Xenograft transplantation experiments and in vivo fluorescence imaging
Xenograft transplantation experiments were done as described previously. In brief, 3 × 106 cells were suspended in 50% Matrigel and implanted subcutaneously into the dorsal skin of athymic nu/nu mice (4–6 weeks old; Charles River Breeding Laboratories). Tumor growth was monitored by in vivo fluorescence imaging of tdTomato using Maestro instrumentation (Cambridge Research and Instrumentation) with DsRed filter settings. Anesthetized mice were scanned (550–700 nm) using a 5-nm step, and background fluorescence was eliminated by using the spectral unmixing capability. Tumor volumes were also measured. All experiments were done under approved protocols from the University of Pennsylvania Institutional Animal Care and Use Committee and NIH guidelines.
Data from triplicate and hexaduplicate experiments in real-time RT-PCR, luciferase assays, soft agar colony formation assays, and xenograft transplantation were presented as mean ± SE and analyzed by the 2-tailed Student t test. P < 0.05 was considered to be statistically significant.
ZEB1 is localized to the invasive fronts exhibiting downregulation of the miR-200 family
The expression status of ZEB1 in primary ESCC remains unknown. IHC revealed nuclear expression of ZEB1 in ESCC tumor cells in 17 of 51 cases (33%). ZEB1-positive tumor cells were found focally either within a cord-like invasive small nest (Fig. 1A and Supplementary Fig. S1) or at the periphery, but not the center, of well-differentiated tumor nests forming a keratin pearl (Fig. 1B). ZEB1-positive tumor cells were of basaloid type or less differentiated (dedifferentiated) and often displaying spindle cell shape, reminiscent of EMT. ZEB1 was not detected in the normal adult esophageal epithelia. However, it was detectable in early lesions such as carcinoma in situ (Supplementary Fig. S1), albeit infrequently (16%, 3 of 19 informative cases). Quantitative RT-PCR coupled with laser capture microdissection documented downregulation of the miR-200 family, a chief negative regulator of ZEBs at the invasive fronts of tumors showing ZEB1 upregulation (Supplementary Fig. S2 and not shown). ZEB1 was not detected in well-differentiated tumor nests expressing IVL along with NOTCH1 and NOTCH3 (Supplementary Fig. S3). On the basis of these observations, we hypothesized that ZEB1 is induced in dedifferentiated ESCC cells at the interface of the microenvironment and that EMT may occur upon loss of the commitment toward Notch-mediated squamous differentiation.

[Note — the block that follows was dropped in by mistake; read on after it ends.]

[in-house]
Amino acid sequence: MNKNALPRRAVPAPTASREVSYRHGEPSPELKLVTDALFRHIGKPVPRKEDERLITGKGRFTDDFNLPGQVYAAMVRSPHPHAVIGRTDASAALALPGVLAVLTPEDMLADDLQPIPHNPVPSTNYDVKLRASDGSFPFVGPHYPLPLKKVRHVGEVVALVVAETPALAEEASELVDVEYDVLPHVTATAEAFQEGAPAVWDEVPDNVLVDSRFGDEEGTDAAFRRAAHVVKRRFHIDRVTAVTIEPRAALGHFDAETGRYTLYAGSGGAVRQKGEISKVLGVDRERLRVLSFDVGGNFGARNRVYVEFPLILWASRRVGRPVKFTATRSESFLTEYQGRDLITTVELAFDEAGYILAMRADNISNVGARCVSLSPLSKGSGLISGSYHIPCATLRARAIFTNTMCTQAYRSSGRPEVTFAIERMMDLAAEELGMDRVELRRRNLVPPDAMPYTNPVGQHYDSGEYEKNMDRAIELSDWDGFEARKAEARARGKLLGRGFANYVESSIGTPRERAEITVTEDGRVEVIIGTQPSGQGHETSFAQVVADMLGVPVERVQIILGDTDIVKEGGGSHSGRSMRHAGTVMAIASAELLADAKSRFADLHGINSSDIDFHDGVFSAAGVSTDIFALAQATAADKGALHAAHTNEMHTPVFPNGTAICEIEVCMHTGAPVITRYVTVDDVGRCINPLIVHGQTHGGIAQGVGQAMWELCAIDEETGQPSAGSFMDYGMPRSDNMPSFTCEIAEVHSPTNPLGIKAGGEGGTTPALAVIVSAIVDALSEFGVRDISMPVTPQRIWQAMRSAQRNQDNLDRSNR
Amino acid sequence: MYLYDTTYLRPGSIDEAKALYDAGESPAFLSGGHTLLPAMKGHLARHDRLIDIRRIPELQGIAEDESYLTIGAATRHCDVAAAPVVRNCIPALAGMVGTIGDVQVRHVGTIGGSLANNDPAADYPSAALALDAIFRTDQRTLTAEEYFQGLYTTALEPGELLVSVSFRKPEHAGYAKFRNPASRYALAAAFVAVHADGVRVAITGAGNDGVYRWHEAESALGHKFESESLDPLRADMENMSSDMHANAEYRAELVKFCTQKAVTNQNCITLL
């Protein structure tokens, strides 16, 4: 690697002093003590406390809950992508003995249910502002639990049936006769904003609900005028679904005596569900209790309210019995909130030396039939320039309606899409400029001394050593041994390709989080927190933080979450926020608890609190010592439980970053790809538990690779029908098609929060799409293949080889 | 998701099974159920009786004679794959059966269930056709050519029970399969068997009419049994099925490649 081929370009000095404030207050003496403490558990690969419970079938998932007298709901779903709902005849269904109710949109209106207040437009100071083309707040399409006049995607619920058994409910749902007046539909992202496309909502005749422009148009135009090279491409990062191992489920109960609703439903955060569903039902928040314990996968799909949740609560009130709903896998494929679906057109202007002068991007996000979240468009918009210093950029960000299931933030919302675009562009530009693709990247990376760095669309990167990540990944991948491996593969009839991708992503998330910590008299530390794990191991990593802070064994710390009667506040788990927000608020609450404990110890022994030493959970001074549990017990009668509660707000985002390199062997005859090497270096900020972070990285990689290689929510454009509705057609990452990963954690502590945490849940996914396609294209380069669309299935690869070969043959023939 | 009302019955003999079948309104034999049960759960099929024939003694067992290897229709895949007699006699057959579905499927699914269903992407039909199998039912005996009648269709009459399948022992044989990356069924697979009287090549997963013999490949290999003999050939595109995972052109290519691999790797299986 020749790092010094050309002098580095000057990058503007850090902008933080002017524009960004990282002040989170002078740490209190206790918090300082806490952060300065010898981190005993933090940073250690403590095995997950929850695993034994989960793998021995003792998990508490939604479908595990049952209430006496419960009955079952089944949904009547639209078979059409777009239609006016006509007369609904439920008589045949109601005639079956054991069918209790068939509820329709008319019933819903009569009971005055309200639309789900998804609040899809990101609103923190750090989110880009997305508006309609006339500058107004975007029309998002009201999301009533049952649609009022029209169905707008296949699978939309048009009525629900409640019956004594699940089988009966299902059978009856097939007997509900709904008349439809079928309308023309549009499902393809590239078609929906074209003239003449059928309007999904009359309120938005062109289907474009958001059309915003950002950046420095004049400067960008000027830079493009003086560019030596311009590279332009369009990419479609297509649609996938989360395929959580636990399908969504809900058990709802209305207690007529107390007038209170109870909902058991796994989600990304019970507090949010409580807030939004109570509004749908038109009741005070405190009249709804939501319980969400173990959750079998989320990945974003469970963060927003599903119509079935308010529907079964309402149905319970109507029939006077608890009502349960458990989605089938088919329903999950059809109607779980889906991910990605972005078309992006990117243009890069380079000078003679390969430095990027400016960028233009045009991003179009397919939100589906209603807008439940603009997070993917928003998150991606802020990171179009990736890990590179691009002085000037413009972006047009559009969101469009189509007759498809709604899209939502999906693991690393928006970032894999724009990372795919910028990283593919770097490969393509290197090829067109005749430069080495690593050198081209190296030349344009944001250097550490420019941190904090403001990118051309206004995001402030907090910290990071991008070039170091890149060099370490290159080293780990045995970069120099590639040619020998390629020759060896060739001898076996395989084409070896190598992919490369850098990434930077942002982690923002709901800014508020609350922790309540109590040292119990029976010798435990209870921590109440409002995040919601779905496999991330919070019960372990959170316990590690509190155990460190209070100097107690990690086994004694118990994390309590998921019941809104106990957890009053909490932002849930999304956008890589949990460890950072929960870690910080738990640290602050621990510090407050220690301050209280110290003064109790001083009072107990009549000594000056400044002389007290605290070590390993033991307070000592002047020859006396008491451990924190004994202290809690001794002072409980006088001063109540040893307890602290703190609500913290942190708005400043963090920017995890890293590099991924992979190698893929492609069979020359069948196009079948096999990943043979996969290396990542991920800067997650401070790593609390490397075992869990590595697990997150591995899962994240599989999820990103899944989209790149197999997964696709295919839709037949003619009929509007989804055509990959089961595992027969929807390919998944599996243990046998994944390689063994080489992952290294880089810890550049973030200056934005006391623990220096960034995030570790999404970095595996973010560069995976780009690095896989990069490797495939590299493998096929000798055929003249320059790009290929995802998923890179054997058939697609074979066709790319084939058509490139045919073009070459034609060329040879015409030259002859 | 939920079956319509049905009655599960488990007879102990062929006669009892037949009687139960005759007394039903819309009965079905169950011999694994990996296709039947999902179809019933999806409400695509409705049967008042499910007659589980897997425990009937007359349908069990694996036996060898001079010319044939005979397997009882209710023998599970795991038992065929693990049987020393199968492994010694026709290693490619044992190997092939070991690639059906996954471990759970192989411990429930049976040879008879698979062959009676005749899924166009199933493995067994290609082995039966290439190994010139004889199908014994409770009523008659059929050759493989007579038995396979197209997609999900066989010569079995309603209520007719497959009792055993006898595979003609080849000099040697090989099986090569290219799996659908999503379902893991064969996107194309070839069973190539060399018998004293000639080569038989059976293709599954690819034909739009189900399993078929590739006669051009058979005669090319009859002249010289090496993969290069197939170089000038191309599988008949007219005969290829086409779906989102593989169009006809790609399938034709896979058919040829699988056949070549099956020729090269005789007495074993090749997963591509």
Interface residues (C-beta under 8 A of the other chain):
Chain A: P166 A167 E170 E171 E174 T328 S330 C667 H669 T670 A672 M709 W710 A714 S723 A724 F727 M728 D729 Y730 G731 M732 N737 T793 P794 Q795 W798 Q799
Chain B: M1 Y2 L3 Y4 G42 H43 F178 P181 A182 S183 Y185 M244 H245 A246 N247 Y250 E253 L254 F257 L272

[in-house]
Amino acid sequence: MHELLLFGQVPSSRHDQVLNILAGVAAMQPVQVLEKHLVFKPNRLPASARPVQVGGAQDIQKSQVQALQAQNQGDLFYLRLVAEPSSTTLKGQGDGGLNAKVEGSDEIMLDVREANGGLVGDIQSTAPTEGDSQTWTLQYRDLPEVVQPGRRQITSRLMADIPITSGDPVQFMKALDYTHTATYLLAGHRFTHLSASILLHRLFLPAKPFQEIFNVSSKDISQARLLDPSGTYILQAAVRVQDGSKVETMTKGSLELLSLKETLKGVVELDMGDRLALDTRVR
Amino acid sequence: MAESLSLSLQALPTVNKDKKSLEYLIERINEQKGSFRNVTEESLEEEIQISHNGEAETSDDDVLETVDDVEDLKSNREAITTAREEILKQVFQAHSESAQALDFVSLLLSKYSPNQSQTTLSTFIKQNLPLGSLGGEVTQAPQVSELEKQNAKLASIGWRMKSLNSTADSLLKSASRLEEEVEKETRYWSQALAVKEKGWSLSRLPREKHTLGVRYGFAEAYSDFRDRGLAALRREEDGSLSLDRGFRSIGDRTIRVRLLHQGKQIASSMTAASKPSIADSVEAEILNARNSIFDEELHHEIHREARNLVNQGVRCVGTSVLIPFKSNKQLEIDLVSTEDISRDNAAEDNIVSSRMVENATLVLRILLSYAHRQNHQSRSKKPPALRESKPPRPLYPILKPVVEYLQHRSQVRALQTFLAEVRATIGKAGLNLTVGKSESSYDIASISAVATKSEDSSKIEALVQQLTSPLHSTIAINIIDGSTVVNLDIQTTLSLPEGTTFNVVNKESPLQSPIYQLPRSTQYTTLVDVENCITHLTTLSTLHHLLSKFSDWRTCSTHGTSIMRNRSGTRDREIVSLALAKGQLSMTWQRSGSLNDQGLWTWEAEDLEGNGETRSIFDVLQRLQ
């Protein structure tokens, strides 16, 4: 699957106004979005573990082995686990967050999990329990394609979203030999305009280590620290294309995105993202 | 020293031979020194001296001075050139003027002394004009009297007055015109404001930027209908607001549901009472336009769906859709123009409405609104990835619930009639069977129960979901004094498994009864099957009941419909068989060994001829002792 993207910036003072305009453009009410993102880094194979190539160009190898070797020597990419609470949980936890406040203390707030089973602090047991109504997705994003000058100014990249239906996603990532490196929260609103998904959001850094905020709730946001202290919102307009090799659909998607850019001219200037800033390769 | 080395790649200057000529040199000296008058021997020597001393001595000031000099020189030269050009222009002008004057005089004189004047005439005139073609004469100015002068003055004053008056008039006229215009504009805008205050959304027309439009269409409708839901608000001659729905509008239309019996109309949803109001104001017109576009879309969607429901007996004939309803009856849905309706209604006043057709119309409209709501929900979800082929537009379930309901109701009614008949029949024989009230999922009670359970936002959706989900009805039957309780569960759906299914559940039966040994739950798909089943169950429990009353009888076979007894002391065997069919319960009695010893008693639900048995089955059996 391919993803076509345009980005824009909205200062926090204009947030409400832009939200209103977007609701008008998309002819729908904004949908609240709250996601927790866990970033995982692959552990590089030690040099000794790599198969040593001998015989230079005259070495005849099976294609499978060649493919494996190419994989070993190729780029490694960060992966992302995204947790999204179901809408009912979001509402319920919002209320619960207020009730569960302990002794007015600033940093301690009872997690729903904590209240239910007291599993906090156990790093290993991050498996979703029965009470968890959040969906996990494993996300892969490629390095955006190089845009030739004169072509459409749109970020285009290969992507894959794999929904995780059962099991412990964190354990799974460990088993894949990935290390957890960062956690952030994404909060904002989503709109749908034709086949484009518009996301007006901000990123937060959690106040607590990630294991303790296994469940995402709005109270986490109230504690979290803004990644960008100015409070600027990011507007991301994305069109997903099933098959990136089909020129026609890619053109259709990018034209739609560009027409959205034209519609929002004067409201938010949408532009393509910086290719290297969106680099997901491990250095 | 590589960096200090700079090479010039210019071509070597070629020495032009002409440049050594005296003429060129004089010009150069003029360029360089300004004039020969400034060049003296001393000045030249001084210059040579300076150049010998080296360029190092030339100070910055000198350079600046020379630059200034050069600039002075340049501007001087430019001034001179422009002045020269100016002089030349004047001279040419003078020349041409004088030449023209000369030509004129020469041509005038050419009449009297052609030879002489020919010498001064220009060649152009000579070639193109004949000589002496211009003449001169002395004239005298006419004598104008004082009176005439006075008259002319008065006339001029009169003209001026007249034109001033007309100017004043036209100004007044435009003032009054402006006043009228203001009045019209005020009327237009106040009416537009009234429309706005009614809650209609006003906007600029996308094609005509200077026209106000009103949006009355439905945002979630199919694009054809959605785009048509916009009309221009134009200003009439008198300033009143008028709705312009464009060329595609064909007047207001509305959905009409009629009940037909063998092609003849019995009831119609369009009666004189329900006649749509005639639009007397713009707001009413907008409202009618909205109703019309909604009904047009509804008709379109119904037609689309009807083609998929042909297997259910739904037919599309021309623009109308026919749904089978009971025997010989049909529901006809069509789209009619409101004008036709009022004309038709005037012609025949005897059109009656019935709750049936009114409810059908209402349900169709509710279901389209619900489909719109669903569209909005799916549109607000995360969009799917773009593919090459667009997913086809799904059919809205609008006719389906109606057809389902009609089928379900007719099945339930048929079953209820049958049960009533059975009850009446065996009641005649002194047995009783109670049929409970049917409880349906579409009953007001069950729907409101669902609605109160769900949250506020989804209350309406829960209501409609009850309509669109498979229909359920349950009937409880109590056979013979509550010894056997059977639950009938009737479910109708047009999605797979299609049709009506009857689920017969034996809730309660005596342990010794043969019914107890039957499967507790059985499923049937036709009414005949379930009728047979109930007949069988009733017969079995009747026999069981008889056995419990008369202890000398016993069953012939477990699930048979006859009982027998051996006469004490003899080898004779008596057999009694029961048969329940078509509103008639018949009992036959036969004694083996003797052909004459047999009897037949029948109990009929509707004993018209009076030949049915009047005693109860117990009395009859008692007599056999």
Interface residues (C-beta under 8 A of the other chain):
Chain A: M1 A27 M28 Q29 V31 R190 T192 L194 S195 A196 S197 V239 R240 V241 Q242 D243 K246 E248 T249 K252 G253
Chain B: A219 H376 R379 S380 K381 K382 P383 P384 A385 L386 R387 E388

Upregulation of ZEBs and reciprocal downregulation of the miR-200 family are associated with suppression of Notch signaling and squamous differentiation
Next, we determined ZEBs and other markers for EMT as well as squamous differentiation in ESCC cell lines. As controls, we used immortalized human esophageal cell line EPC2-hTERT and its transformed derivative T-TeRAS. EPC2-hTERT cells express low levels of ZEBs consistent with its minimal capability of undergoing EMT (14, 23). In contrast, ZEBs were upregulated in T-TeRAS and HCE7 cells, exhibiting a fibroblastic morphology and changes in EMT indicators such as loss of CDH1 (E-cadherin) and upregulation of CDH2 (N-cadherin; Fig. 2A and Supplementary Fig. S4). Reciprocally, the miR-200 family members were suppressed sharply in these cell lines (Supplementary Fig. S5). Calcium induces squamous differentiation in keratinocytes. EPC2-hTERT cells are maintained in medium containing low Ca2+ concentration (0.09 mmol/L). Addition of calcium (0.6 mmol/L) induced mRNA for CK13 and IVL, markers for squamous differentiation (Fig. 2A). Calcium induced concurrently mRNA and ICN for NOTCH1 and NOTCH3, indicating activation of Notch signaling (Fig. 2) as described previously (10). Interestingly, ZEBs were suppressed in EPC2-hTERT cells upon calcium-induced squamous differentiation (Fig. 2A). Unlike EPC2-hTERT, T-TeRAS and ESCC cell lines grow in the presence of high concentrations of Ca2+ (0.95 and 1.8 mmol/L, respectively). Nonetheless, they expressed relatively low levels of IVL (Fig. 2A), implying restricted capability of undergoing squamous differentiation. In T-TeRAS and HCE7, there were inverse relationships between the levels of ZEBs and NOTCH1, NOTCH3, and CK13 (Fig. 2A). Given low levels of ICN1 and ICN3 in HCE7 and T-TeRAS (Fig. 2B and data not shown), we hypothesized that restriction in Notch-mediated squamous differentiation may alter ESCC cell fate through induction of ZEBs.